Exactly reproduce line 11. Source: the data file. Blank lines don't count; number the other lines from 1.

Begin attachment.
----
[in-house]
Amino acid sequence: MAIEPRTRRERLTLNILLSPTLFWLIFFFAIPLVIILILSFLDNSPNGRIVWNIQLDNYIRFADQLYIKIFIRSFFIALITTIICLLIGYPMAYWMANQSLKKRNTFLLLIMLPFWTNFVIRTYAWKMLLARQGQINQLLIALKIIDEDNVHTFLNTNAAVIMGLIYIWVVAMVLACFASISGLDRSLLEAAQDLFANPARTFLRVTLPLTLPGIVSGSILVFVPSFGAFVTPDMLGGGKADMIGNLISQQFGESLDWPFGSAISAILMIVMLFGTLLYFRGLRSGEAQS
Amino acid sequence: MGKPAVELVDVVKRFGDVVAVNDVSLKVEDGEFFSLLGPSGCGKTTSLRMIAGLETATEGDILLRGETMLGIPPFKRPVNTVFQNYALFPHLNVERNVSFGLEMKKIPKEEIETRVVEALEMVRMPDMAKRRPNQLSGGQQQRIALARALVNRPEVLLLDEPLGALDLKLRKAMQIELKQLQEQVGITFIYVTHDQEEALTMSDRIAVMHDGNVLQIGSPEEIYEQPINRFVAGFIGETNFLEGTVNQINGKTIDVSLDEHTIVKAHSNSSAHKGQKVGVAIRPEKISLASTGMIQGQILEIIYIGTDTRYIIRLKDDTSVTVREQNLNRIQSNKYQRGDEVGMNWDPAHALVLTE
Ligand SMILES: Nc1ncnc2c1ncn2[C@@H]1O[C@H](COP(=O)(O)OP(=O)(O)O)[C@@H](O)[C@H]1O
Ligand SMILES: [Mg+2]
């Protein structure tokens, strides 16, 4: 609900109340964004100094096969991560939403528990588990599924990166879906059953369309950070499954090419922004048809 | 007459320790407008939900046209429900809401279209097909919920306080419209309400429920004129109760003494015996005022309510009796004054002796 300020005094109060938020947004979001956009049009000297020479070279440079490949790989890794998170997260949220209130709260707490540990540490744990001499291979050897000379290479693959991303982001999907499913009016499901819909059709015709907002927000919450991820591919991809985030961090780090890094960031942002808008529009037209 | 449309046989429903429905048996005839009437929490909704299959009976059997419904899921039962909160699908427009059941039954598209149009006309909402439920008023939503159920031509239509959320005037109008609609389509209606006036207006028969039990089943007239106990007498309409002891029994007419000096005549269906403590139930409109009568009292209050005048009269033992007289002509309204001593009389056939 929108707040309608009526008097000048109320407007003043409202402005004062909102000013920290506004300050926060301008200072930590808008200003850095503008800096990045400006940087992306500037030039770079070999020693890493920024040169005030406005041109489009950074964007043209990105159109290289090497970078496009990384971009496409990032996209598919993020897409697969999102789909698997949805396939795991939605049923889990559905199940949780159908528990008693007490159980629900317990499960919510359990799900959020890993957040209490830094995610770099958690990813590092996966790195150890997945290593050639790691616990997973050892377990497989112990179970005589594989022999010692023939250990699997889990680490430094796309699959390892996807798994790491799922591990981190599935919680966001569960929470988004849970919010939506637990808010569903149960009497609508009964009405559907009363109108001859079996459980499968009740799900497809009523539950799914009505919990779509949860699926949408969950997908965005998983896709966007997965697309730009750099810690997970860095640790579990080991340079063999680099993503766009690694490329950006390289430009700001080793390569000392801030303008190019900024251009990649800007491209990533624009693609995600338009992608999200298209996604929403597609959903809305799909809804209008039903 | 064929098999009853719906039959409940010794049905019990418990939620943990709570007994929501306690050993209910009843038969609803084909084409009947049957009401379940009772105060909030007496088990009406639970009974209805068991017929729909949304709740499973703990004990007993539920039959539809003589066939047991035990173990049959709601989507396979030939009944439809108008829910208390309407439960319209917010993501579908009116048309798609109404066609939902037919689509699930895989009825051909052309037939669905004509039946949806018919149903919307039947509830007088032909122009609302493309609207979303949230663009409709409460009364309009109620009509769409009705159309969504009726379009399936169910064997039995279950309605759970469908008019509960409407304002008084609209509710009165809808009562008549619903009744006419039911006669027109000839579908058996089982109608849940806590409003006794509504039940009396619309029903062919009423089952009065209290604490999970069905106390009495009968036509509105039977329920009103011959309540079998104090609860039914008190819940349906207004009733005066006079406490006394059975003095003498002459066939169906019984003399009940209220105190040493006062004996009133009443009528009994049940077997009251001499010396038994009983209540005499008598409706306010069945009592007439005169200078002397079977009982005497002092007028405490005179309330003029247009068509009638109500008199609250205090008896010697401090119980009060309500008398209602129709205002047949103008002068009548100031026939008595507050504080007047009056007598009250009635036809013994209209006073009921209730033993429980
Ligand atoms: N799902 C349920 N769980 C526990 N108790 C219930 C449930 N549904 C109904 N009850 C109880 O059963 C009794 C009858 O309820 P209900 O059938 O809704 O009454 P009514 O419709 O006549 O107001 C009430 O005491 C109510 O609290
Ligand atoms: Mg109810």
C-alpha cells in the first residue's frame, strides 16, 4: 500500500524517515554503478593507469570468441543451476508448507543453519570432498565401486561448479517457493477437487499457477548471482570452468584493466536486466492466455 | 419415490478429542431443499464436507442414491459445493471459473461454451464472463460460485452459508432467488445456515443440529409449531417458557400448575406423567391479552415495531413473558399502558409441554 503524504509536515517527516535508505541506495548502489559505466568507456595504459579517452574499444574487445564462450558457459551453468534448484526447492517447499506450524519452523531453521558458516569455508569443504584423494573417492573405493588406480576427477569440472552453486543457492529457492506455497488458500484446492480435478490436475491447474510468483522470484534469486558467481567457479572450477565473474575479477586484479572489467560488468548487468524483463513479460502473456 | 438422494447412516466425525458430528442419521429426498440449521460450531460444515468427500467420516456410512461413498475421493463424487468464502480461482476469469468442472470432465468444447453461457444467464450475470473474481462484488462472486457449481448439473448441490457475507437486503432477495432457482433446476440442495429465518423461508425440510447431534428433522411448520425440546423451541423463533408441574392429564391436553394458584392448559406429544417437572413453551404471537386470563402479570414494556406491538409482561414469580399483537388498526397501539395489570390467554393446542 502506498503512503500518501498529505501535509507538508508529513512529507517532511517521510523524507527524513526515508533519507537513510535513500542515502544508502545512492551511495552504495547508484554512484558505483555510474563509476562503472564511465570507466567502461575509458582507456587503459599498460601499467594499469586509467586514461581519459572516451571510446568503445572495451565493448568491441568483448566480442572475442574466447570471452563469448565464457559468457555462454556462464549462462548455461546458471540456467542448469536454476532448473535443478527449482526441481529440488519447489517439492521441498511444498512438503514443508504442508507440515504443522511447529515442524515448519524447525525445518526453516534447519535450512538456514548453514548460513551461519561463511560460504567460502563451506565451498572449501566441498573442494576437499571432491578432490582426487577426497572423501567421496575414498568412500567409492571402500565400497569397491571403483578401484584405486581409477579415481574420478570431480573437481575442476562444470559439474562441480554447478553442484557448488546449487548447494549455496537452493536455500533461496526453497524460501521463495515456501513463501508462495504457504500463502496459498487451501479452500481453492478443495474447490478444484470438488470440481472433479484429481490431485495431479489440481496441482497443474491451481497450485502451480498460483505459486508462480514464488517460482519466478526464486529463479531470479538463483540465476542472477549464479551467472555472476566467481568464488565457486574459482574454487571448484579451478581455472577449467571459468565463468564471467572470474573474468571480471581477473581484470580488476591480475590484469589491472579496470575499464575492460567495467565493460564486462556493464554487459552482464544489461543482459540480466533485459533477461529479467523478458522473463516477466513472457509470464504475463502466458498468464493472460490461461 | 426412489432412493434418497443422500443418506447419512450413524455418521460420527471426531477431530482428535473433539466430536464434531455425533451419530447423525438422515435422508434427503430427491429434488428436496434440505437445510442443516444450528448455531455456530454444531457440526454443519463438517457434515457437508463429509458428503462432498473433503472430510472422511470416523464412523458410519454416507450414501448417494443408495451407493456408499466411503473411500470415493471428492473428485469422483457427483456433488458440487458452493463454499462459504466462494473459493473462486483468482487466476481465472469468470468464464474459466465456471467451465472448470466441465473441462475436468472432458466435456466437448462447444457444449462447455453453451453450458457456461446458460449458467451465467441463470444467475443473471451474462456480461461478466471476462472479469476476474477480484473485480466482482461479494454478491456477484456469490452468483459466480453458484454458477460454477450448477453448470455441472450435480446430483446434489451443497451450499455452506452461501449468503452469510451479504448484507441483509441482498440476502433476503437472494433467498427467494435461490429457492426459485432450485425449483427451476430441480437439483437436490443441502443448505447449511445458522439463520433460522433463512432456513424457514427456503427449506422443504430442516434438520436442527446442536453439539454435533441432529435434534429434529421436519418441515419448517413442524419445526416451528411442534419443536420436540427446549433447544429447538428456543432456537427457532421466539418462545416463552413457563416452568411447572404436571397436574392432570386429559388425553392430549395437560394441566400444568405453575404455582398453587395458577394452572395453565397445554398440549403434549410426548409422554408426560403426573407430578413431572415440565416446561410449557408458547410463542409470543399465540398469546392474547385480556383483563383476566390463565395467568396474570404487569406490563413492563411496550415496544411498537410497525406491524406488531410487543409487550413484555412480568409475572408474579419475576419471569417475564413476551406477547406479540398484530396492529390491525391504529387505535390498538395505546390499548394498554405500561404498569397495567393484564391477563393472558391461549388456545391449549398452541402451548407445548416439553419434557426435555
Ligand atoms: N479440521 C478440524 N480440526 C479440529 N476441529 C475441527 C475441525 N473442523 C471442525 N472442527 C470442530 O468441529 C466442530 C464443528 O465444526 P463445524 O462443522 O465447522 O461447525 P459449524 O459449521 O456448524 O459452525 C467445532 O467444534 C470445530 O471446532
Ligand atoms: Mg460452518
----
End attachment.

Ligand atoms: Mg460452518